The Defense Base Act contains a provision which makes it an exclusive remedy. That means that a U.S. employee with a workplace injury (or their beneficiary) can only seek benefits from the employer pursuant to the DBA workers’ compensation scheme. The exclusive remedy provision states:
The liability of an employer, contractor (or any subcontractor or subordinate subcontractor . . . ) under this Act shall be exclusive and in place of all other liability for such employer, contractor, subcontractor, or subordinate contractor to his employees (and their dependents) coming within the purview of this Act, under the workmen’s compensation law of any State, Territory, or other jurisdiction, irrespective of the place where the contract off hire of any such employee may have been made or entered into.
See 42 U.S.C. § 1651(c).
Recently, the United States District Court for the District of Arizona addressed the Defense Base Act’s exclusivity provision in the context of a wrongful death and negligence suit. The employee was killed while conducting an airborne counter-narcotics surveillance mission. His plane crashed. The employee was conducting his mission in conjunction with a service contract between the defendant, Sierra Nevada Corporation, and a division of the United States Air Force. Sierra Nevada contracted with New Frontier Innovations to supply labor (like pilots and sensor operators) to satisfy Sierra Nevada’s contract with the Air Force. The decedent worked for New Frontier. At the time of his death, he was not married and he had no minor children or other dependents who would be eligible for Defense Base Act benefits. But he did leave behind a mother–who received funeral benefits under the DBA and nothing more.
The decedent’s mother filed a wrongful death and negligence action against Sierra Nevada and New Frontier, which the defendants defended by arguing Defense Base Act exclusivity. For the most part, the court agreed with the defendants’ exclusivity arguments…but not entirely. It only granted summary judgment for New Frontier, and not Sierra Nevada.
DBA insurance existed at the time of the injured worker’s death. It did not matter that New Frontier’s subcontract’s DBA provision did not quote verbatim the language used in the DBA:
The statute’s exclusive remedy is set aside only where an employer actually fails to secure the required workers’ compensation insurance. Plaintiff points to no other language in the DBA, nor does she cite any case law, that would permit an injured worker to avoid the statute’s exclusive remedy provision on the grounds that the precise statutory language was not included verbatim in the relevant contract.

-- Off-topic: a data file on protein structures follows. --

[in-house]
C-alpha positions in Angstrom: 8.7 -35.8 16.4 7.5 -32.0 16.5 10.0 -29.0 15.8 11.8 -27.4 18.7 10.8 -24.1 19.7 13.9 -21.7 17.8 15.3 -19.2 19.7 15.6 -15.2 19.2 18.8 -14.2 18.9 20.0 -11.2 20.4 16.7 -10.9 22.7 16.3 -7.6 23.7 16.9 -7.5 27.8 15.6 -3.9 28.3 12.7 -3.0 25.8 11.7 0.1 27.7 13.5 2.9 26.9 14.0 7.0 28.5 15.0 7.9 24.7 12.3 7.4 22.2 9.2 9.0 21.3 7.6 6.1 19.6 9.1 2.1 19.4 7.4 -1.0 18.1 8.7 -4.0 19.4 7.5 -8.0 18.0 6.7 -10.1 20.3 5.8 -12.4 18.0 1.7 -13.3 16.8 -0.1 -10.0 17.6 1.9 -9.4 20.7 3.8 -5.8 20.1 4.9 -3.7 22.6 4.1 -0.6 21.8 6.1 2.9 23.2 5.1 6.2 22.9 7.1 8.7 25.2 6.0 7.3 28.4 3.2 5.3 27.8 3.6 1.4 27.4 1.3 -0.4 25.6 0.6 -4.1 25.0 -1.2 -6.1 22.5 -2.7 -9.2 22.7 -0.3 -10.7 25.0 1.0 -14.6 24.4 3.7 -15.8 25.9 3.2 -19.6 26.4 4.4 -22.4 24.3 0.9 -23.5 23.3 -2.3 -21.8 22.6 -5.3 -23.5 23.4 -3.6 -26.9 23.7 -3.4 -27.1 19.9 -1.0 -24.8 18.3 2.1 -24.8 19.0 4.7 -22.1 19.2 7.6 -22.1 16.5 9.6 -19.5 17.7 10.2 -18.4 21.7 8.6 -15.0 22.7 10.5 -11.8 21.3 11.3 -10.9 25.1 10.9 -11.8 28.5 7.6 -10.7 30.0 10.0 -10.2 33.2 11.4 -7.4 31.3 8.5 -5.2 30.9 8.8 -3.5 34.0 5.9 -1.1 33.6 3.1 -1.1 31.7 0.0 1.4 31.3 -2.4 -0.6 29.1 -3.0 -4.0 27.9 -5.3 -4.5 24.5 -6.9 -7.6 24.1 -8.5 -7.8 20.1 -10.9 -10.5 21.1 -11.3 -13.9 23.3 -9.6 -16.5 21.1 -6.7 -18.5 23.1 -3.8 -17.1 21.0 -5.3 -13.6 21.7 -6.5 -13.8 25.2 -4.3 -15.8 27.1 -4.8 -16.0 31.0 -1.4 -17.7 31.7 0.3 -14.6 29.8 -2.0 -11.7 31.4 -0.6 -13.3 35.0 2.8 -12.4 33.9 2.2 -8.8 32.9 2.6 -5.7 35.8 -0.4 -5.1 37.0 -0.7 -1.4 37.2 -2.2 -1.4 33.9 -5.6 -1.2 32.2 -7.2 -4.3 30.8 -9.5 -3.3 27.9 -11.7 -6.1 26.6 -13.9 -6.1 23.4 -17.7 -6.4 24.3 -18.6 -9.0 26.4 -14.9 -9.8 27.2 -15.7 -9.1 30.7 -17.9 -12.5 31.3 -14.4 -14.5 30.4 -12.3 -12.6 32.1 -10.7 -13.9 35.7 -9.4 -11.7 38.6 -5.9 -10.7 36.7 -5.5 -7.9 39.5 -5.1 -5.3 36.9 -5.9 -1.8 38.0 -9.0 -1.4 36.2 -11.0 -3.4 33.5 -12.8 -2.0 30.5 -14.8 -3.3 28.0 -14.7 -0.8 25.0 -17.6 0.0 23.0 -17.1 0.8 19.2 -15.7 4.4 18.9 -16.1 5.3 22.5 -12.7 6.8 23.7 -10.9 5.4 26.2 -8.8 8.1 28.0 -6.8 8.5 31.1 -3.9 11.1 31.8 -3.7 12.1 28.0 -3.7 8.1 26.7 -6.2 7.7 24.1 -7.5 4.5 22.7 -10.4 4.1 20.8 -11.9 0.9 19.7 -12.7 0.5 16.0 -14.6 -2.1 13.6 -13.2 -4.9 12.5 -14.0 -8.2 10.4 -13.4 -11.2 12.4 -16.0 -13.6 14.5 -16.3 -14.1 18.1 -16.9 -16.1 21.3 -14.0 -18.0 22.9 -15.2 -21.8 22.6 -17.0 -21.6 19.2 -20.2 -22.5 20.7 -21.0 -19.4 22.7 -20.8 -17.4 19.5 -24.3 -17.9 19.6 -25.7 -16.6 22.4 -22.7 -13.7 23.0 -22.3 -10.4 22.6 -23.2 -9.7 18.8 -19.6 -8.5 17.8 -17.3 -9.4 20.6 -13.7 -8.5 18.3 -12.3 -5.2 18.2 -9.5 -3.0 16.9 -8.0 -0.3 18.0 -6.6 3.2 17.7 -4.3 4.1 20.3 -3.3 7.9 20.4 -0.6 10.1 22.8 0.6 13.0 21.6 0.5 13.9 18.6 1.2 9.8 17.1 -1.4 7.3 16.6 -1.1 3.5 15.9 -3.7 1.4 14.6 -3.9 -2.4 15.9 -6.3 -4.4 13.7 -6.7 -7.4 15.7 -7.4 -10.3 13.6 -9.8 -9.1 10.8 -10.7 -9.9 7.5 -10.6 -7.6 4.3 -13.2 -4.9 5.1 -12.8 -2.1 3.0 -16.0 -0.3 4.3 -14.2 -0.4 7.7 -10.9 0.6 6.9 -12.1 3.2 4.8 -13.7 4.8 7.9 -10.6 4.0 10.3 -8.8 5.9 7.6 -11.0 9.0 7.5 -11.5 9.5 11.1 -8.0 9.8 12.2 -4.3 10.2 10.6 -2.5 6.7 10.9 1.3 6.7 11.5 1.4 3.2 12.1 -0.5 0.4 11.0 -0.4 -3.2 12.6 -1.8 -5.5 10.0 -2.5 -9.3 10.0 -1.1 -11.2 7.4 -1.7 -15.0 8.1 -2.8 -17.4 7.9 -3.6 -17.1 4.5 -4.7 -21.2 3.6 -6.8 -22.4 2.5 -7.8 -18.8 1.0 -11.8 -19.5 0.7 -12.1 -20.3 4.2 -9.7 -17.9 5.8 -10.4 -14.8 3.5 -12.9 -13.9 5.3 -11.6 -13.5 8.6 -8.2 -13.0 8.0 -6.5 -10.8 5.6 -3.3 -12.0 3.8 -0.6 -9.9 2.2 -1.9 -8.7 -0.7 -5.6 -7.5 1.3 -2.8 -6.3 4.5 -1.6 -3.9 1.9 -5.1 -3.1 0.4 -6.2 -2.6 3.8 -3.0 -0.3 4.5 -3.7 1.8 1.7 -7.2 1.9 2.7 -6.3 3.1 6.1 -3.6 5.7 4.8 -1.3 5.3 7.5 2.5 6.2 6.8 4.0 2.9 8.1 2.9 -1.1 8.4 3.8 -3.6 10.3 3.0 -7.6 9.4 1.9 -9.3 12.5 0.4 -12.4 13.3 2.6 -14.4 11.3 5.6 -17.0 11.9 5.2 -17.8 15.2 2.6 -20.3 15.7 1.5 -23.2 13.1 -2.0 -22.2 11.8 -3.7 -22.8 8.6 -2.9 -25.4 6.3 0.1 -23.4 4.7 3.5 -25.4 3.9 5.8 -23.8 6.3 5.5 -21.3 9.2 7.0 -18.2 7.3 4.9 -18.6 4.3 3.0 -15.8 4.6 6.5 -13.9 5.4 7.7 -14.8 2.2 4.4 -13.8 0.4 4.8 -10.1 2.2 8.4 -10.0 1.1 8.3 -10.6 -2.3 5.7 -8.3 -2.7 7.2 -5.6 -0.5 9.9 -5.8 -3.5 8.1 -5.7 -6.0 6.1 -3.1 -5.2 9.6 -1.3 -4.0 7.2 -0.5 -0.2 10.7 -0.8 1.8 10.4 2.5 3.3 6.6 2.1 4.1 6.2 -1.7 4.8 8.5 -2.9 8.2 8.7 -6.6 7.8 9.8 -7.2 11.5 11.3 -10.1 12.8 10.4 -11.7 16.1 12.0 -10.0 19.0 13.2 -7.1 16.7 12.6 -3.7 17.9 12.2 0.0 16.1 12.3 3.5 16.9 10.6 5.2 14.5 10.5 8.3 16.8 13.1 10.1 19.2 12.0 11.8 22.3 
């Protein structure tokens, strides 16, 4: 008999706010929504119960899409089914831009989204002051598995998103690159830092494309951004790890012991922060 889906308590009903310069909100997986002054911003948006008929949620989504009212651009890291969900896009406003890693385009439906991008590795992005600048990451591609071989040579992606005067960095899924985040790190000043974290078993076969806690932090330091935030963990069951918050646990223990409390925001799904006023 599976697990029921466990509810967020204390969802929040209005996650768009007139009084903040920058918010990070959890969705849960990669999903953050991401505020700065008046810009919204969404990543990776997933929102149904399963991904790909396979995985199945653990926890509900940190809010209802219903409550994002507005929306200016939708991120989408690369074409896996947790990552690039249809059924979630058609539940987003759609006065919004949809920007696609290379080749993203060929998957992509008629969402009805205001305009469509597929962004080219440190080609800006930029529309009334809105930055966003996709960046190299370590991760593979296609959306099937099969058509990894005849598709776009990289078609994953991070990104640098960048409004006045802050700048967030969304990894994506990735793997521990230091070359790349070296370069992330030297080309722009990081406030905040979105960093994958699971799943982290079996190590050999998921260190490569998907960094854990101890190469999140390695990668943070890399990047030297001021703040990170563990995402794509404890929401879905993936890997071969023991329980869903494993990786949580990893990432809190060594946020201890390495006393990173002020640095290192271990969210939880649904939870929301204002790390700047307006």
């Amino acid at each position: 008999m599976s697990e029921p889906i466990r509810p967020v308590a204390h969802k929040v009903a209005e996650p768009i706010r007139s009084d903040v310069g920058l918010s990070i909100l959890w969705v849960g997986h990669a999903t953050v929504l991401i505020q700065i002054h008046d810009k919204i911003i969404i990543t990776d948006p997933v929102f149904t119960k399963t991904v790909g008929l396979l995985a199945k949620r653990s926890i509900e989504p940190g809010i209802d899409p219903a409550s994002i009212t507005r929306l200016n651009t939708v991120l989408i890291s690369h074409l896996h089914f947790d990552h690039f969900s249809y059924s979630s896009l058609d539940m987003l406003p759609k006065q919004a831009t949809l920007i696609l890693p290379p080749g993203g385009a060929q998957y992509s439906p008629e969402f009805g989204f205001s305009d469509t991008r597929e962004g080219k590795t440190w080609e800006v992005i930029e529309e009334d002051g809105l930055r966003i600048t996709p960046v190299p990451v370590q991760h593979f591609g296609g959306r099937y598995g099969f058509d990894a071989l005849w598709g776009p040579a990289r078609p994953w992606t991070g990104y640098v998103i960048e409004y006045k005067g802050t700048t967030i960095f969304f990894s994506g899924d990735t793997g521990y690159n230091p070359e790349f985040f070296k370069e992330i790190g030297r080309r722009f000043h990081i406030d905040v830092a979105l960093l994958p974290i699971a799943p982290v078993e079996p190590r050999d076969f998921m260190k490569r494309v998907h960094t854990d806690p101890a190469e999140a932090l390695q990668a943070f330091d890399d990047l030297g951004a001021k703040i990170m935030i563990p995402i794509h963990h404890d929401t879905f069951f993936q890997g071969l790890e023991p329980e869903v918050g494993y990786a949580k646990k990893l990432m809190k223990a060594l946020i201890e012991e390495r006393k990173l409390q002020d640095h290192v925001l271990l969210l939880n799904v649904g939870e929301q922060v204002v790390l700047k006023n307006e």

But should the exclusivity provision apply to both New Frontier (the subcontractor for which the decedent worked) and Sierra Nevada (the prime contractor)? Maybe not. It noted that the term “employer” extends to a borrowing employer under the “borrowed servant” doctrine. So, Sierra Nevada was also an “employer”…maybe. The court refused to blindly apply the traditional borrowed employee test to the DBA case; instead, it favored a Fifth Circuit decision, Gaudet v. Exxon Corporation:
Therefore, based on Gaudet and subsequent cases, when determining whether another company can be considered a borrowing employer for purposes of the LHWCA and DBA, and thus can receive the benefit of the acts’ exclusive remedy provisions, the court must look at: (1) which entity’s work was being done at the time of the injury; (2) whether the employee consented to the new employment relationship; and (3) whether the borrowing entity had control over the employees work, which could be evidenced by any agreements, the actual practice of the parties, the furnishing of space and equipment, the right to terminate the employee, and the obligation to pay the employee.
Sierra Nevada was denied summary judgment because of “disputed issues of fact related to who actually controlled Burnette’s work at the time of the incident.” There was a factual dispute about who actually managed personnel. Sierra Nevada said that it managed personnel, but the decedent’s mother got an affidavit from another New Frontier pilot who said that the military–not Sierra Nevada–was in charge of “scheduling, assignments, and briefings, and that any adjustments made to such things were coordinated between the military and [New Frontier].” In addition, there were factual issues about the ability of Sierra Nevada to terminate a New Frontier employee, and New Frontier’s responsibility regarding “supervising techniques.” Consequently, summary judgment was not appropriate for Sierra Nevada.
Burnette v. Sierra Nevada Corp., 2:14-cv-2761, 2015 WL 5475262 (D. Ariz. Sept. 18, 2015).
Photo Courtesy of Flickr user D464-Darren Hall.